Advocates in the District, Maryland and Virginia are calling on officials to swiftly release as many prisoners as possible to prevent an outbreak of coronavirus in the region’s jail cells.
Officials with the District’s Public Defender Service on Saturday issued a statement calling for the release of eligible D.C. jail inmates following reports that four prisoners had tested positive for the novel coronavirus. Days before, groups including the Maryland Prisoners’ Rights Coalition wrote to Gov. Larry Hogan (R) urging him to expedite the release of prisoners whose sentences will soon expire, as well as those serving short sentences.
On Monday, the American Civil Liberties Union of Virginia plans to send a similar letter to Gov. Ralph Northam (D) demanding he reduce prisoner intake, free those whose sentences are due to end next year and release “vulnerable people” — meaning the elderly and those with compromised immune systems. As of Sunday afternoon, no virus cases had been reported in Maryland or Virginia jails.
“Carceral facilities make social distancing impossible and are not built or prepared to fulfill the medical needs associated with covid-19,” the illness caused by the virus, Virginia ACLU executive director Claire G. Gastañaga wrote in the letter, a copy of which was provided to The Washington Post.
It is a problem facing jails nationwide, as the virus continues its steady march of infection across the country. Health officials have warned that cells — which house so many people, so close together — essentially function as perfect incubators for the virus. Over the past two weeks, with detention facilities throughout the country beginning to report their first cases, some state and local officials have responded by freeing inmates early and encouraging fewer arrests.
The Public Defender Service has been concerned for a while that conditions at the D.C. jail would foster the spread of the virus, the service’s special counsel Janet Mitchell said Sunday.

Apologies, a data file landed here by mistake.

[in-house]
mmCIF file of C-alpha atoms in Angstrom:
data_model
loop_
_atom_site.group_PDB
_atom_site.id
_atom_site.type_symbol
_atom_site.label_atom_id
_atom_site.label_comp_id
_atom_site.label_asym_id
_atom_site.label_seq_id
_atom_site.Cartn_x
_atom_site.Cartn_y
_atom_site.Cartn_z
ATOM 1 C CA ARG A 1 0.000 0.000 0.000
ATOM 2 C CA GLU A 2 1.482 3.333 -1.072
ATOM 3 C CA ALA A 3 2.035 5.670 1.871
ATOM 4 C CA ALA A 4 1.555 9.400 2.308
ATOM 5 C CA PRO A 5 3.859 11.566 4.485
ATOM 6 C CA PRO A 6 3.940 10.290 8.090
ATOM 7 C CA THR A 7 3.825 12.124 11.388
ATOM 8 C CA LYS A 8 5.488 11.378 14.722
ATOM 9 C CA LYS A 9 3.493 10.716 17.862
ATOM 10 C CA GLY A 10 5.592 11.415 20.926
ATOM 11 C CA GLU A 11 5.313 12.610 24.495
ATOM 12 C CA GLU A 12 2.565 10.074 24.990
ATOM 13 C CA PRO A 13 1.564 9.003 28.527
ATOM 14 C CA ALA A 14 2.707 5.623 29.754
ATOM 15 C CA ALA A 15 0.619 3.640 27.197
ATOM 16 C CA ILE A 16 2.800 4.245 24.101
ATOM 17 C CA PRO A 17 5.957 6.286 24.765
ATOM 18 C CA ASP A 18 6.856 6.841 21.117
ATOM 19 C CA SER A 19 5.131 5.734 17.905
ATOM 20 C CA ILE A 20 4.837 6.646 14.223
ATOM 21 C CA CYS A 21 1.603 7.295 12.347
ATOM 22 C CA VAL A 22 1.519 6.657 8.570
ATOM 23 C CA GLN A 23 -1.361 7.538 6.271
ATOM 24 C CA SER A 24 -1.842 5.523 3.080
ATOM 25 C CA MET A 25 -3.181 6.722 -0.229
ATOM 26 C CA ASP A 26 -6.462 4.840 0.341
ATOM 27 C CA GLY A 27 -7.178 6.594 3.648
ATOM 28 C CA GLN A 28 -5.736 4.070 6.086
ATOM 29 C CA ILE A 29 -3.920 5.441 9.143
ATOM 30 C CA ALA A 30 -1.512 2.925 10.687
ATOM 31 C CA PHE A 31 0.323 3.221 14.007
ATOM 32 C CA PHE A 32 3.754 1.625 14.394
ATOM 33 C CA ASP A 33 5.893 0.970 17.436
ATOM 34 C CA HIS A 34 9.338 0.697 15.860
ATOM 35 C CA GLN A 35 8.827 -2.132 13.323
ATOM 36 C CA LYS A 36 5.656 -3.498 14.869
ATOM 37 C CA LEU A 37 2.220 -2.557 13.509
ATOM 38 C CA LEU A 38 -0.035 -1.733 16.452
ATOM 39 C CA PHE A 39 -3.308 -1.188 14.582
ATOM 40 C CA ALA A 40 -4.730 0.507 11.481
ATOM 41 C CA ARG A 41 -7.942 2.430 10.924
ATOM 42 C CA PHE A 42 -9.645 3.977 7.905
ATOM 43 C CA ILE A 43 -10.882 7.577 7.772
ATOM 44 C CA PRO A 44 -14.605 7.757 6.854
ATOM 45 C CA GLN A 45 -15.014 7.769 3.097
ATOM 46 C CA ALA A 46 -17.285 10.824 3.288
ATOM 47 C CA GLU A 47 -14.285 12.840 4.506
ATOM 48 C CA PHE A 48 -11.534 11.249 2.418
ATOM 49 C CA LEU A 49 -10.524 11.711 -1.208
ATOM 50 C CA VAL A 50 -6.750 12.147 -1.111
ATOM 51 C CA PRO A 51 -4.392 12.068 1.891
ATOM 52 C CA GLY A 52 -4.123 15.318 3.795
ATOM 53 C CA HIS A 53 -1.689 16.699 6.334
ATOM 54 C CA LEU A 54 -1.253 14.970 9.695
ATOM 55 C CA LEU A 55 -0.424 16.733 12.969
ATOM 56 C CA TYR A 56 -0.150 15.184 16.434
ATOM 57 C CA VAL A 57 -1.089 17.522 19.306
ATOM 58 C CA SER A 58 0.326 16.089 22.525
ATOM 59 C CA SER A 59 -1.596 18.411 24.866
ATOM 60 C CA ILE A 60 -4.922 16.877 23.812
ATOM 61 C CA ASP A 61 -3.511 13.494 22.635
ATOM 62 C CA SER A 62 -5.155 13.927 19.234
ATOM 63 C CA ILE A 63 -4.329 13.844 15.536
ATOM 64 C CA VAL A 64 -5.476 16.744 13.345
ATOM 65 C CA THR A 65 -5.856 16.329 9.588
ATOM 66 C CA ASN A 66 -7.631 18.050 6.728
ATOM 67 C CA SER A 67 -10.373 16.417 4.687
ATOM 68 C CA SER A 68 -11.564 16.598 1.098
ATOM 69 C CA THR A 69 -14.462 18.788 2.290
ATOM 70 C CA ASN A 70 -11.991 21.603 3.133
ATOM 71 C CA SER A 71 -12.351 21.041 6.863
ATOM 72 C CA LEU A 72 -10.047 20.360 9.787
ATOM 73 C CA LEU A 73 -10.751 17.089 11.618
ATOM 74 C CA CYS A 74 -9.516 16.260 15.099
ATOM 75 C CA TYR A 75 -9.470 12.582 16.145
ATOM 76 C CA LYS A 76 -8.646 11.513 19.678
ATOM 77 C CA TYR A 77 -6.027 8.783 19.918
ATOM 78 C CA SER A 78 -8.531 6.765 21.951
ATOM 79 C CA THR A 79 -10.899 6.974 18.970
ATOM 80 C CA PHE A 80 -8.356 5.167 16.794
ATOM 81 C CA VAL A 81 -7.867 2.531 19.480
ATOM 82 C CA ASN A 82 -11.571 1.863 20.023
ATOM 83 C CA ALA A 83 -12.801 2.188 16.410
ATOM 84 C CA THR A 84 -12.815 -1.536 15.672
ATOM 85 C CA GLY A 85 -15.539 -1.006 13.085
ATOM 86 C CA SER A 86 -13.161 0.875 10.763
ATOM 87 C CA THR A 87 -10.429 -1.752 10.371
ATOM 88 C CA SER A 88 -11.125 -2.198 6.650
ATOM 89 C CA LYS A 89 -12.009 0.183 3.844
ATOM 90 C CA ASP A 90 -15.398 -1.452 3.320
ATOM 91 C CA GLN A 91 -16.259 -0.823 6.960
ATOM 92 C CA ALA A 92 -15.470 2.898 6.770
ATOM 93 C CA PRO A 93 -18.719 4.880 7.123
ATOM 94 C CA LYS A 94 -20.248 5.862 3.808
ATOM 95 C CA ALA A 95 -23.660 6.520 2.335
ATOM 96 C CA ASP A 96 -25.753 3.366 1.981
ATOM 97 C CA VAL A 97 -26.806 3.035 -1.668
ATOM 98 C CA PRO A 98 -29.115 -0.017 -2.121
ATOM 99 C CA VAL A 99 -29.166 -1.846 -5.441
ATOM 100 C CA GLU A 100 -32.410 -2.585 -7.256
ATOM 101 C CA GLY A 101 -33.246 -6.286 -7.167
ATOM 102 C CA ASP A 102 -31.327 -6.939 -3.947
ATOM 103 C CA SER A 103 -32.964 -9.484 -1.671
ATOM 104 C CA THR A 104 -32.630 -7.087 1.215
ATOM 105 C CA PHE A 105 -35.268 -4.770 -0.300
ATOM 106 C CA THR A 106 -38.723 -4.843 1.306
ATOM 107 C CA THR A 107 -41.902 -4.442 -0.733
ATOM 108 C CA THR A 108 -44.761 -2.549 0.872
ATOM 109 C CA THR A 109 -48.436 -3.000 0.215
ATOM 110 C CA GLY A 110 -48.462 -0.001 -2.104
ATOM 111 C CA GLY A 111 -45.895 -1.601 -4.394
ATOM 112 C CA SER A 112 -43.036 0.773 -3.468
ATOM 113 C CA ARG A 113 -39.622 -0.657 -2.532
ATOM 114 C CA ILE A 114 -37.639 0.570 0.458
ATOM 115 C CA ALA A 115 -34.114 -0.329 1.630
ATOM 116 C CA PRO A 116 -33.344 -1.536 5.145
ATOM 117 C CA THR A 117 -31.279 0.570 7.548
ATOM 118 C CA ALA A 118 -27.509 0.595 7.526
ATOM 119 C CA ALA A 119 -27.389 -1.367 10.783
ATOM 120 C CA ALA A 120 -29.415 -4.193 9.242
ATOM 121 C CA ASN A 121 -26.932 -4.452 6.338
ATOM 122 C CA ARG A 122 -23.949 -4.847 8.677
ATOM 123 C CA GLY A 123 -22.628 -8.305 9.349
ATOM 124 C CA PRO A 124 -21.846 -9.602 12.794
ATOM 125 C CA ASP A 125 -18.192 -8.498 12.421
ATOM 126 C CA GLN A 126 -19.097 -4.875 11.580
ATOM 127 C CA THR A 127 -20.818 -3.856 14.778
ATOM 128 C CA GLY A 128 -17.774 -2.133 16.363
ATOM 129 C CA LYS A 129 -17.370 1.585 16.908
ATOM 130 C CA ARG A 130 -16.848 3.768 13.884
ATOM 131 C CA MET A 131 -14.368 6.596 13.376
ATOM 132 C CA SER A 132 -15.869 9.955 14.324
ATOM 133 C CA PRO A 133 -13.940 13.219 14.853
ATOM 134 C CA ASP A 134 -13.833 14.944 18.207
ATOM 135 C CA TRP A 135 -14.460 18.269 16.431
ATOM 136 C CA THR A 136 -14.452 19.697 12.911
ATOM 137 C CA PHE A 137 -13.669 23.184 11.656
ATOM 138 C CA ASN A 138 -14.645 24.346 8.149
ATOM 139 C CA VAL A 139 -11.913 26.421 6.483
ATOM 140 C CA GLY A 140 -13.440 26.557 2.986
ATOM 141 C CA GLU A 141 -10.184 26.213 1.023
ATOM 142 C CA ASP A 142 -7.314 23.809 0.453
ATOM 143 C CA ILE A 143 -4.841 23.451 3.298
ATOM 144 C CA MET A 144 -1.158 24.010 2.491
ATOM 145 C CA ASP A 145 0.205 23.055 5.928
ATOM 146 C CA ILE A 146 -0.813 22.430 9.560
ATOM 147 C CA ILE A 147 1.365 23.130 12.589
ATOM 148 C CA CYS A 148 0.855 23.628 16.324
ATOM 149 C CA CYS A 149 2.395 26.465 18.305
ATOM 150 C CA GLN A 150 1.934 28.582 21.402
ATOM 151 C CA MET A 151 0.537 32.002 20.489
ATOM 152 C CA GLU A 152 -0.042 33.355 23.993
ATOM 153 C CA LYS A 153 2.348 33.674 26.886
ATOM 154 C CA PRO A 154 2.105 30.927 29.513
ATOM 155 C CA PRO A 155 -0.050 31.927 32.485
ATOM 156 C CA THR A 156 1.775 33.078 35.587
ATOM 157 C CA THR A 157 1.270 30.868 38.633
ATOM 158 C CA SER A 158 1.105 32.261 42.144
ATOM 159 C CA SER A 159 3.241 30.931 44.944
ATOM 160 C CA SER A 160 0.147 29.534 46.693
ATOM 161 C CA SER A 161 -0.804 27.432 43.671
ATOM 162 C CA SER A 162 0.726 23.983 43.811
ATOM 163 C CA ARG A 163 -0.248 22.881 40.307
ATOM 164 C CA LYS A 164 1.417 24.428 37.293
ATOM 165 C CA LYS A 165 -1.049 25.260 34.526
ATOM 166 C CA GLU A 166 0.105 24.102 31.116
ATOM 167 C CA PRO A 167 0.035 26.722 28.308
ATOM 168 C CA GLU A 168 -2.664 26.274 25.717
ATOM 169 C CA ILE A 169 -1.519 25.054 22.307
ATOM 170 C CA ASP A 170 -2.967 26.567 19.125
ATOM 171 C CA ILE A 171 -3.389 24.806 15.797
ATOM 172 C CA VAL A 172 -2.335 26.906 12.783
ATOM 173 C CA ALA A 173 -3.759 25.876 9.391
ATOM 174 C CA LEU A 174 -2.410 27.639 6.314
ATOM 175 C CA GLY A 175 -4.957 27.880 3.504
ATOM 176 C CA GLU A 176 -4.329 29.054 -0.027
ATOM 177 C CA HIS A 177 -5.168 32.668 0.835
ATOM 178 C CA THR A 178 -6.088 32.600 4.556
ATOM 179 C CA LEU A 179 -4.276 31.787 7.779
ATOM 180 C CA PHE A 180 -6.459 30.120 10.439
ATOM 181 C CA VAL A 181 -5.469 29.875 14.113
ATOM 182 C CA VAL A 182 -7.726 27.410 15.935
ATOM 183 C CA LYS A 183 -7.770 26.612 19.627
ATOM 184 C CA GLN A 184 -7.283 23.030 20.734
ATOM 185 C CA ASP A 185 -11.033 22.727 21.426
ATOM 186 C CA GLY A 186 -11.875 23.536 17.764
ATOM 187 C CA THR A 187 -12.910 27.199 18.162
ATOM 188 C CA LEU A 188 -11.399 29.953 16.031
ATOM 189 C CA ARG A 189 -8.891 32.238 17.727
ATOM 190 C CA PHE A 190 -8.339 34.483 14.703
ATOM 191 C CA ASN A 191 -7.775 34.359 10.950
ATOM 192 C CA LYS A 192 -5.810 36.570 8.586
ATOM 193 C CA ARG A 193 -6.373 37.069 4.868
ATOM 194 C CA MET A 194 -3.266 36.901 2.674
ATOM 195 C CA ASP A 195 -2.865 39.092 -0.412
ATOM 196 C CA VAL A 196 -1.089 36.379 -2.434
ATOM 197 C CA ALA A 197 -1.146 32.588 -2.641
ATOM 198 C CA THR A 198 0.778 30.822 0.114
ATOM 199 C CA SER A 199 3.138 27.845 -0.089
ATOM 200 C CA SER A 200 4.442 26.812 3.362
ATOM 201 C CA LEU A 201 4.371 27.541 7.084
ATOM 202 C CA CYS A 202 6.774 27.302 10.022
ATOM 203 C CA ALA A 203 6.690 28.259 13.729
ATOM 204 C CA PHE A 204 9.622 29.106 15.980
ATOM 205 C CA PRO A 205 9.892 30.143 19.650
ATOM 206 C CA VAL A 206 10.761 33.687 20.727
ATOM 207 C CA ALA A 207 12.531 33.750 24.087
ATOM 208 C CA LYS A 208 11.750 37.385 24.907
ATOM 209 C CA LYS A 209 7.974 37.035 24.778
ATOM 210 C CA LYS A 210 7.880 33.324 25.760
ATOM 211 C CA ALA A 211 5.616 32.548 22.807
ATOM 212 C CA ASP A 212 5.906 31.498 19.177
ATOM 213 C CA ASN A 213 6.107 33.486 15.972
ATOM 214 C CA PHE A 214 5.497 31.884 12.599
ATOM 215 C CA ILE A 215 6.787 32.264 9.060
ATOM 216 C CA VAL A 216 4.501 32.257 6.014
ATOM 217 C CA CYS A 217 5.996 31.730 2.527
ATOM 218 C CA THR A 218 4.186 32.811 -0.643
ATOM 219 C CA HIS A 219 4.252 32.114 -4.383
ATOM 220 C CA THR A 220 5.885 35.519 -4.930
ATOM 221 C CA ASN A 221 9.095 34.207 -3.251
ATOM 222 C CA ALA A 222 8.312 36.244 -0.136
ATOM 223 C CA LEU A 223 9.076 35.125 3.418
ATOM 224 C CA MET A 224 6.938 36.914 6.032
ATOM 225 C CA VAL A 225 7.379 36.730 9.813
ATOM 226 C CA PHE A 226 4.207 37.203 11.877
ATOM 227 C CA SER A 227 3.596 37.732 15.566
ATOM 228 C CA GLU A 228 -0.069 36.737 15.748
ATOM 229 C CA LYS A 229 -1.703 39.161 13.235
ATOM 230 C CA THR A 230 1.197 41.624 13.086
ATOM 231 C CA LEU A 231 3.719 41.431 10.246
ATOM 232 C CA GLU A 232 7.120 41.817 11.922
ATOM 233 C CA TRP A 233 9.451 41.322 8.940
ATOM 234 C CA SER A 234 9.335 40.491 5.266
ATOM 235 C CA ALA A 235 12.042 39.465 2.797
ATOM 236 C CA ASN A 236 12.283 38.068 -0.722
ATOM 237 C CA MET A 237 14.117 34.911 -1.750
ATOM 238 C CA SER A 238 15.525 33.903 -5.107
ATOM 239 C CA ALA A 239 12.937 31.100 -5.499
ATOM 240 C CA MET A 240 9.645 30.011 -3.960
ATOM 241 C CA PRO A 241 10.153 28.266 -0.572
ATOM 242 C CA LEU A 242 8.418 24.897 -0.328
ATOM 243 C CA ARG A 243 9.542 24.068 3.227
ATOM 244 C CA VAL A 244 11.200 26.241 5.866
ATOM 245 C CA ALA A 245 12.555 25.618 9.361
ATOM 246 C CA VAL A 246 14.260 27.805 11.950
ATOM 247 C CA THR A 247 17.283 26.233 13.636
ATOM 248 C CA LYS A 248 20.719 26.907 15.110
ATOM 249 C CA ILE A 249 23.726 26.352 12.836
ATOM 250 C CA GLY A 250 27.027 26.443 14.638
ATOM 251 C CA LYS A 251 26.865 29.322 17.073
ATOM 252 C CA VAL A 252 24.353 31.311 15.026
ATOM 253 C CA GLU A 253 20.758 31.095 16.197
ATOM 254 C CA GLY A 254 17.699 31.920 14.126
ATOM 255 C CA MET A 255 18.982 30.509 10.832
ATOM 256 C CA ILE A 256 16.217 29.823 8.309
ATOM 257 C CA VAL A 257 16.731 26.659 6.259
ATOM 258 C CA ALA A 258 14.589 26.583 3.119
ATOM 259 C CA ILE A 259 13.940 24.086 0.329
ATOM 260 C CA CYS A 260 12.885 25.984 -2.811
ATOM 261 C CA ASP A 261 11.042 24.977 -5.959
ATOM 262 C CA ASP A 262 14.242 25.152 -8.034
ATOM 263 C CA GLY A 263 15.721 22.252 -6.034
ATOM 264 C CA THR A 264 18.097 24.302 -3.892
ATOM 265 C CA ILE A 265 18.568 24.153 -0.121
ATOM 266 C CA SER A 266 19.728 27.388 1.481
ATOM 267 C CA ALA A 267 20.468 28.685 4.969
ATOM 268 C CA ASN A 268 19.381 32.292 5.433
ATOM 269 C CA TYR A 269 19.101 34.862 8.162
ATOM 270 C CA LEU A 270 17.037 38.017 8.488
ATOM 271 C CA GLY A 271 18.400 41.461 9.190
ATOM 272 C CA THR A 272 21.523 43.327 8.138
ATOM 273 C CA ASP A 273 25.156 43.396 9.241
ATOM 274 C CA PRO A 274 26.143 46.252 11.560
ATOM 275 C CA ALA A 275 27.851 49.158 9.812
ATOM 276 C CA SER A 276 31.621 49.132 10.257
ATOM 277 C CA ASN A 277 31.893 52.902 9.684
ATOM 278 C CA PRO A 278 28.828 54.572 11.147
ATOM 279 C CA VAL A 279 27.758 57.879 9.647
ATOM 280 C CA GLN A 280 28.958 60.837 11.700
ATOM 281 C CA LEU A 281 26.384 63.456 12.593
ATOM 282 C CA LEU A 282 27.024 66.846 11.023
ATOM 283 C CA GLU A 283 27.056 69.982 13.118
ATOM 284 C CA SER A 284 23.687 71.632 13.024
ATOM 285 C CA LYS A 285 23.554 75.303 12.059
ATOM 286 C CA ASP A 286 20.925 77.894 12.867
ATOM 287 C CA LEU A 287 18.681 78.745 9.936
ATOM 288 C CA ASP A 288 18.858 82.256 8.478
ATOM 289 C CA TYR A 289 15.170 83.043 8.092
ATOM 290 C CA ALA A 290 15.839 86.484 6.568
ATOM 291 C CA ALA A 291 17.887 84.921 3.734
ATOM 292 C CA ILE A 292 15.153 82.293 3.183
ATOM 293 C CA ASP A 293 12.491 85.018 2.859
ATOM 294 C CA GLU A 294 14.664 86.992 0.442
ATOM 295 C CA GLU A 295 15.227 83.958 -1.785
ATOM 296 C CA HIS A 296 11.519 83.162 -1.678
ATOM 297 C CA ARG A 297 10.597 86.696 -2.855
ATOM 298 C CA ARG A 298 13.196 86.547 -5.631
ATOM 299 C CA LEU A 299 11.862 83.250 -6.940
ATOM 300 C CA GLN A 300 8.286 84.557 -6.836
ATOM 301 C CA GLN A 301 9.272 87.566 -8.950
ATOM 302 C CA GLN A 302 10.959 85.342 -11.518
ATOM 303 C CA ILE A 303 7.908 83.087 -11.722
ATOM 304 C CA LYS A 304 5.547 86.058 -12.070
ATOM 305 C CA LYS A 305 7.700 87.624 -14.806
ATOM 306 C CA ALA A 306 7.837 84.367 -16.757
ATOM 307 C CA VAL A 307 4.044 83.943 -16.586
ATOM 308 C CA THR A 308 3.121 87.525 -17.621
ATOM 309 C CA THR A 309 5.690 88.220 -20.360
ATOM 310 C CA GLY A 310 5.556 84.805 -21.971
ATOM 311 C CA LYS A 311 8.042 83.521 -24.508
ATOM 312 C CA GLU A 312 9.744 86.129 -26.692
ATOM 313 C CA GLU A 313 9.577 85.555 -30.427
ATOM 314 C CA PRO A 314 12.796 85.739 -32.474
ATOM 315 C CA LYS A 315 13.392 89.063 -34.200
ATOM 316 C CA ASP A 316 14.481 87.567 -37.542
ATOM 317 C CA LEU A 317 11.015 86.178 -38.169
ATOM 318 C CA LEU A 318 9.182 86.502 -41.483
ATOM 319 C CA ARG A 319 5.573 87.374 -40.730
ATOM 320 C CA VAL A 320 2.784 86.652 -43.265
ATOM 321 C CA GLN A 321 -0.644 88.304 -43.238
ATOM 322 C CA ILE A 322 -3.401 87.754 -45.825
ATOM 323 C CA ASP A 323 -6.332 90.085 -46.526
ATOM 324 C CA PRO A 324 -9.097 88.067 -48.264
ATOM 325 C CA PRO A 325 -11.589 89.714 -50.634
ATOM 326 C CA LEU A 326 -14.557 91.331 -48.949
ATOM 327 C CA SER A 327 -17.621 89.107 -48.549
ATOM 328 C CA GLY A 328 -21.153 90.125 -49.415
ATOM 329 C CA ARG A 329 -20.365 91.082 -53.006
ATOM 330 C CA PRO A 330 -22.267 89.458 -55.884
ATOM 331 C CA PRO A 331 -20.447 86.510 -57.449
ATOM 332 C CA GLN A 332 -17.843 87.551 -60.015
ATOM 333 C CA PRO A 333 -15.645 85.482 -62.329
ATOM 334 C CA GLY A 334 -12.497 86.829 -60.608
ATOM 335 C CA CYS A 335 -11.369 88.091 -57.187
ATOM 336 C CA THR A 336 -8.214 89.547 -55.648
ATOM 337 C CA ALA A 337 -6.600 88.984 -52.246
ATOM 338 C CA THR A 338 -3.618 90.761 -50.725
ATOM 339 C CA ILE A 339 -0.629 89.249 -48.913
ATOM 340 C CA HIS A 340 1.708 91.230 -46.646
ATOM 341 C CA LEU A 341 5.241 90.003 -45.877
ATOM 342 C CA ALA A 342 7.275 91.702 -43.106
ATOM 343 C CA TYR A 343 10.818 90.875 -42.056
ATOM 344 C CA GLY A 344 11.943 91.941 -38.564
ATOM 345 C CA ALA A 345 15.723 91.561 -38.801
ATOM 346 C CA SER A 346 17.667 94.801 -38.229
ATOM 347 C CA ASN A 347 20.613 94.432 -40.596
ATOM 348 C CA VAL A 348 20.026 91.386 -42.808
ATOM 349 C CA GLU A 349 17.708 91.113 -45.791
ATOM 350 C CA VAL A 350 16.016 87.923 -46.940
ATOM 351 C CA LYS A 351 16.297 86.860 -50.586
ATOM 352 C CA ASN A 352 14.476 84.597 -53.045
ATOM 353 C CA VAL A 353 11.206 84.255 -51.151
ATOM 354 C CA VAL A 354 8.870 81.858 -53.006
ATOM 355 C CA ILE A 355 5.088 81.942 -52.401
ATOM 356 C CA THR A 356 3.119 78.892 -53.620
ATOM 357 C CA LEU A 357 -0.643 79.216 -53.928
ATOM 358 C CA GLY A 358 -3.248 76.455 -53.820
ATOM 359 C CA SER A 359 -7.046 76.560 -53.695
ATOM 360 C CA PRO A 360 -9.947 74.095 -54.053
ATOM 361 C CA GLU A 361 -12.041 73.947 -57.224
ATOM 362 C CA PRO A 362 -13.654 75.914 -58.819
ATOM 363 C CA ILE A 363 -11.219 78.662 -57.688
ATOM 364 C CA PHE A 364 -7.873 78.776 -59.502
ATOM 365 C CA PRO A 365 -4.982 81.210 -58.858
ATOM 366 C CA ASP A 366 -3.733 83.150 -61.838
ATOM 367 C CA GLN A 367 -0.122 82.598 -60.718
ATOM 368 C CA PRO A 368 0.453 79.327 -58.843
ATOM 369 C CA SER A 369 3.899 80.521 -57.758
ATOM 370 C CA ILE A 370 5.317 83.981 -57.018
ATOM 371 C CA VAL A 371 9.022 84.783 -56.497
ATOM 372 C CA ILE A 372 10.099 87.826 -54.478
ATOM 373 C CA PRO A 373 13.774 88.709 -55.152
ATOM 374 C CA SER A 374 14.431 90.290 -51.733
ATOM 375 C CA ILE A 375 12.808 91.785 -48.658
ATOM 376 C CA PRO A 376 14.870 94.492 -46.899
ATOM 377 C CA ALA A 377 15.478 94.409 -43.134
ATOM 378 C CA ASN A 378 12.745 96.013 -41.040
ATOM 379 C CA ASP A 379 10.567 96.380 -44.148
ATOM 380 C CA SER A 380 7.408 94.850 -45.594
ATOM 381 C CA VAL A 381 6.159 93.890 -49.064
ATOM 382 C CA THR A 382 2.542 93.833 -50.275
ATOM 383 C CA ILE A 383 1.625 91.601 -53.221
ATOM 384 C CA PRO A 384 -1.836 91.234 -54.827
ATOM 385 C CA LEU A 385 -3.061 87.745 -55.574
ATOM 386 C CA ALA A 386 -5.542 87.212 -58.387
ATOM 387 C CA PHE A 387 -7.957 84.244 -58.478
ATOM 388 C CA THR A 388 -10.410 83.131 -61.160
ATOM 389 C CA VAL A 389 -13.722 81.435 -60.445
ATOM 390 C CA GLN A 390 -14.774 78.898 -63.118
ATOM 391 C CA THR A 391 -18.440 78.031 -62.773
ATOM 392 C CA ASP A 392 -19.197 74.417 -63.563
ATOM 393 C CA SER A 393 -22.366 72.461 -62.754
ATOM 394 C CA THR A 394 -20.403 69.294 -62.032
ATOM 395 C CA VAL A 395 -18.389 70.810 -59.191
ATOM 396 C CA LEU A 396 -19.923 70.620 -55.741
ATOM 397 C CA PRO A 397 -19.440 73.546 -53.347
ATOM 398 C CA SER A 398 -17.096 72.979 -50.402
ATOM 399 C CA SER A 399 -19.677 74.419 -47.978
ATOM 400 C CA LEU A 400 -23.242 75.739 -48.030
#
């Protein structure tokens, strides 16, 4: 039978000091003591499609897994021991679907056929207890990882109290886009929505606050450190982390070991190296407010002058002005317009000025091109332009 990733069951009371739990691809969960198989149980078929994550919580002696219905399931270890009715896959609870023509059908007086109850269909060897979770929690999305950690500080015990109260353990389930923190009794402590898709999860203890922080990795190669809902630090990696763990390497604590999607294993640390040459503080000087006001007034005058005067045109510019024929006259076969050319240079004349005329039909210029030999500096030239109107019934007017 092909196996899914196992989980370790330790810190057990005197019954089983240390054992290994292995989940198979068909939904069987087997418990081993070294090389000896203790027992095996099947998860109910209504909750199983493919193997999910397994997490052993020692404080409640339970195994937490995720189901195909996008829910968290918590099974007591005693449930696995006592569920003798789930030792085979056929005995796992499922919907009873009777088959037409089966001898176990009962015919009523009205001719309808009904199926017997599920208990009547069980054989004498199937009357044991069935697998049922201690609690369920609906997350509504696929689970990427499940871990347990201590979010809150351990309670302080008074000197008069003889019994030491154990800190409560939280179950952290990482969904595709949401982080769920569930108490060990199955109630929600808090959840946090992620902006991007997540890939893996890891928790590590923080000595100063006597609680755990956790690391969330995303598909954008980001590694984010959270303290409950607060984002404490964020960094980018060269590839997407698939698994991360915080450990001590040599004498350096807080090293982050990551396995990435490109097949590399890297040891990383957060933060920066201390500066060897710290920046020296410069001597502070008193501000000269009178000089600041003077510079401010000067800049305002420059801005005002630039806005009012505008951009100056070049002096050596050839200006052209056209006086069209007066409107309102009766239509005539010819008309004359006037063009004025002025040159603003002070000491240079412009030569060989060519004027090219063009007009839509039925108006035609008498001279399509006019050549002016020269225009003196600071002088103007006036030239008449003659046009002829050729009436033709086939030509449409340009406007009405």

“We see cautionary tales from other jurisdictions and want to avoid being the next Rikers,” Mitchell said, referring to the New York jail where dozens have tested positive. “We are asking all the stakeholders to take action now and to start releasing as many persons as possible as quickly as possible.”
Mitchell suggested setting free “at minimum” those who are serving misdemeanor sentences, or awaiting trial on misdemeanors. She also urged judges who previously denied bond review motions — citing the then-absence of coronavirus cases within D.C. jails — to reverse their decisions.
Authorities announced the diagnosis of the first reported case in the District’s jail system, a 20-year-old, on Wednesday. Two days later, authorities said that a 44-year-old man housed in the Correctional Treatment Facility — the same facility that held the 20-year-old, although the two inmates were not in the same unit — had also tested positive.
Late Saturday, jail officials announced the diagnosis of two more inmates, a 37-year-old and a 38-year-old both housed in the same treatment facility as the first two patients. The 37-year-old and 38-year-old are being treated and have been isolated from other inmates, according to Department of Corrections spokeswoman Keena Black.
In the letter to Northam — which also included a draft of an executive order he could sign, fulfilling activists’ requests — Gastañaga noted that the spread of the virus in the state’s jail system would disproportionately affect people of color, who are overrepresented in America’s prisons. Black people make up 19 percent of Virginia’s overall population, she wrote, but 58 percent of the state’s incarcerated population.
Making matters worse, Gastañaga wrote, people of color are also more likely to suffer from diabetes, heart disease and respiratory disease, all conditions that health officials believe increase an individual’s risk of contracting and dying from coronavirus.
If the virus finds its way into the state’s jail system, she warned, the consequences will be horrifying.
“The time for action is now,” Gastañaga wrote. “This pandemic is here, and it will — if it hasn’t already — make its way into our custodial facilities.”
Ovetta Wiggins and Laura Vozzella contributed to this report.
An earlier version of this post misspelled the last name of the executive director of the Virginia ACLU. It is Claire G. Gastañaga.